When Zambian President Kenneth Kaunda arrived on Ugandan soil this morning for the first time in 11 years, he immediately dropped to his knees and prayed.

A surprised and obviously moved Milton Obote, the restored president, joined Kaunda on the red-carpeted airport runway in the 15-second silent prayer of thanks for the deliverance of the country from the ruthless dictatorship of Idi Amin.

Thus did Uganda, known as the pearl of Africa until almost a decade of murder and chaos under Amin, return to the family of African nations today as it played host to a four-nation summit of countries from the eastern and southern regions of the continent.

Technically, the four-hour meeting of Presidents Julius Nyerere of Tanzania, Daniel arap Moi of Kenya, Kaunda and Obote was designed to restore some of the unity that Amin helped to destroy.

Obote said after the meeting that the leaders agreed "to establish the political will" to "expand trade and seek new forms of cooperation."

He described the talks as "very cordial, very brotherly," but there was little visible progress in restoring economic ties that could significantly affect the four nations, which are battling serious financial difficulties.

The meeting was long on ceremony and short on substance. In the African context, however, where great store is put on "brotherly" meetings, the very fact of the occasion was of overriding importance.

It was the first time any of the three visiting heads of state had set foot in Uganda in 11 years. There had not been any kind of state visit in six years since Amin played host to the annual summit of the Organization of African Unity in 1975, much to the embarassment of many African leaders who boycotted the meeting.

Despite surface cordiality, it was apparent that there is still a good deal of friction between Kenya and Tanzania, whose hostility has been a key element in the breakdown of East African unity.

Obote, who followed a socialist course before being overthrown by Amin, was instrumental in bringing the two sides together today. Kenya is unabashedly capitalistic while Nyerere has put his country on a socialist path. The growing ideological rift between the two countries finally led in 1977 to the breakup of the East African Community linking Kenya, Tanzania and Uganda -- a grouping that Nairobi increasingly dominated.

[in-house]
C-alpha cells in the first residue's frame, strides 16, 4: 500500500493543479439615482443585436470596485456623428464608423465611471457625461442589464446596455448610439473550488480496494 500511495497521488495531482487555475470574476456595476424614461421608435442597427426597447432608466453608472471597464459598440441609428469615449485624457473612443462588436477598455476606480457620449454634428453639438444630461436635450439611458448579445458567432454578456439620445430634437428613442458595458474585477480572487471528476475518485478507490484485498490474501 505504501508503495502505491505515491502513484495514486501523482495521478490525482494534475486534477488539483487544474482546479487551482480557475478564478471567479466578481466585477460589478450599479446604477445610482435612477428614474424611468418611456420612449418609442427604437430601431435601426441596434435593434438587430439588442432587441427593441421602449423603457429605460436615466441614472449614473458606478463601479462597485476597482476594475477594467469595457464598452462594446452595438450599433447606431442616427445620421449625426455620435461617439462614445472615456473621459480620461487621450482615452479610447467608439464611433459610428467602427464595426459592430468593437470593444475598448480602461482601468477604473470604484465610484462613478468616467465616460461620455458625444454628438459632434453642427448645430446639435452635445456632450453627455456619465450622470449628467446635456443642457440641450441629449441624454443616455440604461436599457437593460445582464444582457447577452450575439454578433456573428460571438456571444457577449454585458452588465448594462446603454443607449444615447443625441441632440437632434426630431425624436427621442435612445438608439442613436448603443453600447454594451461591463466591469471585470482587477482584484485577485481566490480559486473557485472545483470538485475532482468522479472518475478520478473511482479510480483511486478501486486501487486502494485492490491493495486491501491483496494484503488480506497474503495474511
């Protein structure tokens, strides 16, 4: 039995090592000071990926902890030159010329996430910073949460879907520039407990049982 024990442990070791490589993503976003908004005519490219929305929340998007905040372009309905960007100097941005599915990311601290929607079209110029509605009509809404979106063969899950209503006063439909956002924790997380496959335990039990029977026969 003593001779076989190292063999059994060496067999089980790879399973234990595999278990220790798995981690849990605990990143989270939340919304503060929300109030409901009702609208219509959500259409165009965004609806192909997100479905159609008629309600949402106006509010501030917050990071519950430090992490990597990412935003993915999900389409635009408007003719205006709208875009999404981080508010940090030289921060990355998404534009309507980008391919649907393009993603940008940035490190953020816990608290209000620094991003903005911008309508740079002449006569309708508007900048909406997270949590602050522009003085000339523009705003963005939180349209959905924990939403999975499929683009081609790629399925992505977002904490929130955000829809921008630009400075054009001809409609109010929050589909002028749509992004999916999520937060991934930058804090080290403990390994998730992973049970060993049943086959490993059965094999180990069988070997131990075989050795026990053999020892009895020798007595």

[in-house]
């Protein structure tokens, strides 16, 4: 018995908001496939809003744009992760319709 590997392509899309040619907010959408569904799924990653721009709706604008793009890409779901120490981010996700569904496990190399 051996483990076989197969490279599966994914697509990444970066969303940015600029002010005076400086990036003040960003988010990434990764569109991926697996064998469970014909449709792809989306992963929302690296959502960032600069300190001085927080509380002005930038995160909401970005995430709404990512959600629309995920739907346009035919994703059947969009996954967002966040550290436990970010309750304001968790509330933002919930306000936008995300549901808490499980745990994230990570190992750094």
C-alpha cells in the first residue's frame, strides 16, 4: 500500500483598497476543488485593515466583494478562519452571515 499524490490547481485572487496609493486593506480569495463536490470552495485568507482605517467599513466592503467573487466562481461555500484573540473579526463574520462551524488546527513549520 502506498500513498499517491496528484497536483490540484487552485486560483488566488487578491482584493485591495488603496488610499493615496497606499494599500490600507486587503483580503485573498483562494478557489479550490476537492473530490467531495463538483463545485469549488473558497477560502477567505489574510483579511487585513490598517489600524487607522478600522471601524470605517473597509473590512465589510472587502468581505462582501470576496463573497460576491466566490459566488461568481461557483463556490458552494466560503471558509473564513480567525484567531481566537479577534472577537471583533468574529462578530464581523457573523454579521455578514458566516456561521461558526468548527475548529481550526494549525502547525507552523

The border between Tanzania and Kenya has been closed for four years and there have been sporadic frontier incidents.

Formed during the 1960s, the community had been one of the brightest hopes for African cooperation. At the peak of unity, the three countries shared ownership of air, rail and shipping companies, had one university, one currency and one postal system. Mostly it was the legacy of shared experience under British colonialism.

Today, the leaders spent considerable time discussing the disposal of the assets of the community.

Obote announced that he, Moi and Nyerere would "constitute an authority" to hear reports of concerned ministers of the three countries on the disposal. Such talks at lower levels have failed to produce an agreement over the last four years despite the efforts of an outside mediator.

Nyerere, a close friend of Obote, obviously enjoyed himself, as he was the hero of the occasion. During Amin's rule, Nyerere gave asylum to Obote and 40,000 Tanzanian troops played the key role in driving the dictator out in 1979.

Moi and Obote have never been close because of the Ugandan's former socialist leanings and his friendship with Nyerere. Moi, however, quickly accepted the controversial election of Obote in December and early this month had a separate meeting with the Ugandan leader that apparently led to today's summit.

It is possible that Moi, in response to his gesture, expected more concrete economic benefits from the summit, such as a limited reopening of trade with Tanzania. Many Tanzanian businessmen, however, oppose that since they have established replacement industries for a number of former Kenyan-produced items.